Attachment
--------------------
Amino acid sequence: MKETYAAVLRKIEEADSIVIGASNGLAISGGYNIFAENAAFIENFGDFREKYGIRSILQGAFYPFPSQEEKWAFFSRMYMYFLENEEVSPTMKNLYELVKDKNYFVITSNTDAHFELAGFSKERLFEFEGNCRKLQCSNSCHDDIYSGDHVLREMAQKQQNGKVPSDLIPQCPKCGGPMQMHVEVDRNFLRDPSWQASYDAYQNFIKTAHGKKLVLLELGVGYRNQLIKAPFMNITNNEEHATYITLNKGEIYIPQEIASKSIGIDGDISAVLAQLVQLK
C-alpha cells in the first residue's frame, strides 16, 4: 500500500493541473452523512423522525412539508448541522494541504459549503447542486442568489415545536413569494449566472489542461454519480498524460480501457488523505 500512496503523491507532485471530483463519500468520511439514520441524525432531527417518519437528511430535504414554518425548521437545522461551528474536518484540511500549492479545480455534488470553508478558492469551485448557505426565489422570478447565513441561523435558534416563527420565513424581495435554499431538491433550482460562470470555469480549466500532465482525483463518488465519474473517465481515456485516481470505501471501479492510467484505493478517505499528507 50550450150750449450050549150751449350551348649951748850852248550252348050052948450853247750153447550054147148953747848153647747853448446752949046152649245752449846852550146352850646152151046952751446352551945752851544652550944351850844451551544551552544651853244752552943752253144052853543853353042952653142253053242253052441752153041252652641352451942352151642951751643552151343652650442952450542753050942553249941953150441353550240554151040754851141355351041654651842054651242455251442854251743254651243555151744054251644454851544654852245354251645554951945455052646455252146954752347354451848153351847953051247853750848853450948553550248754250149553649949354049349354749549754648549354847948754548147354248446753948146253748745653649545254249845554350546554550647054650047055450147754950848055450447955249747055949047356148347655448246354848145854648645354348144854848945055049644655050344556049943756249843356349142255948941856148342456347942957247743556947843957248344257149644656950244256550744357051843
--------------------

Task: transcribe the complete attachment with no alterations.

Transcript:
Amino acid sequence: MKETYAAVLRKIEEADSIVIGASNGLAISGGYNIFAENAAFIENFGDFREKYGIRSILQGAFYPFPSQEEKWAFFSRMYMYFLENEEVSPTMKNLYELVKDKNYFVITSNTDAHFELAGFSKERLFEFEGNCRKLQCSNSCHDDIYSGDHVLREMAQKQQNGKVPSDLIPQCPKCGGPMQMHVEVDRNFLRDPSWQASYDAYQNFIKTAHGKKLVLLELGVGYRNQLIKAPFMNITNNEEHATYITLNKGEIYIPQEIASKSIGIDGDISAVLAQLVQLK
C-alpha cells in the first residue's frame, strides 16, 4: 500500500493541473452523512423522525412539508448541522494541504459549503447542486442568489415545536413569494449566472489542461454519480498524460480501457488523505 500512496503523491507532485471530483463519500468520511439514520441524525432531527417518519437528511430535504414554518425548521437545522461551528474536518484540511500549492479545480455534488470553508478558492469551485448557505426565489422570478447565513441561523435558534416563527420565513424581495435554499431538491433550482460562470470555469480549466500532465482525483463518488465519474473517465481515456485516481470505501471501479492510467484505493478517505499528507 50550450150750449450050549150751449350551348649951748850852248550252348050052948450853247750153447550054147148953747848153647747853448446752949046152649245752449846852550146352850646152151046952751446352551945752851544652550944351850844451551544551552544651853244752552943752253144052853543853353042952653142253053242253052441752153041252652641352451942352151642951751643552151343652650442952450542753050942553249941953150441353550240554151040754851141355351041654651842054651242455251442854251743254651243555151744054251644454851544654852245354251645554951945455052646455252146954752347354451848153351847953051247853750848853450948553550248754250149553649949354049349354749549754648549354847948754548147354248446753948146253748745653649545254249845554350546554550647054650047055450147754950848055450447955249747055949047356148347655448246354848145854648645354348144854848945055049644655050344556049943756249843356349142255948941856148342456347942957247743556947843957248344257149644656950244256550744357051843